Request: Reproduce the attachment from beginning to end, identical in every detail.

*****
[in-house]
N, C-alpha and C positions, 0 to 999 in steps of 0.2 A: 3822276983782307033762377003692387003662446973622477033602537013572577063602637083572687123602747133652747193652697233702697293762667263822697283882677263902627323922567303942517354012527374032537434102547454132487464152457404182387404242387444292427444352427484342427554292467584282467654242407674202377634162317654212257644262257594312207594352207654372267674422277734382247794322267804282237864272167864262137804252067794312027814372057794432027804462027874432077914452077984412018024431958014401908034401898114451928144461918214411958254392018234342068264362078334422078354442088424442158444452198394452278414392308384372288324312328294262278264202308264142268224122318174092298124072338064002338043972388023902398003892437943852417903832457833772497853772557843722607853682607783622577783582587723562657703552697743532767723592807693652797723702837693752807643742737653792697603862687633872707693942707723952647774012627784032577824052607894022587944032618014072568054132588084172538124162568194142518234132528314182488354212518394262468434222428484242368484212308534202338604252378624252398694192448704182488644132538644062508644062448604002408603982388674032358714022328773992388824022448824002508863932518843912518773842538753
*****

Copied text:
[in-house]
N, C-alpha and C positions, 0 to 999 in steps of 0.2 A: 3822276983782307033762377003692387003662446973622477033602537013572577063602637083572687123602747133652747193652697233702697293762667263822697283882677263902627323922567303942517354012527374032537434102547454132487464152457404182387404242387444292427444352427484342427554292467584282467654242407674202377634162317654212257644262257594312207594352207654372267674422277734382247794322267804282237864272167864262137804252067794312027814372057794432027804462027874432077914452077984412018024431958014401908034401898114451928144461918214411958254392018234342068264362078334422078354442088424442158444452198394452278414392308384372288324312328294262278264202308264142268224122318174092298124072338064002338043972388023902398003892437943852417903832457833772497853772557843722607853682607783622577783582587723562657703552697743532767723592807693652797723702837693752807643742737653792697603862687633872707693942707723952647774012627784032577824052607894022587944032618014072568054132588084172538124162568194142518234132528314182488354212518394262468434222428484242368484212308534202338604252378624252398694192448704182488644132538644062508644062448604002408603982388674032358714022328773992388824022448824002508863932518843912518773842538753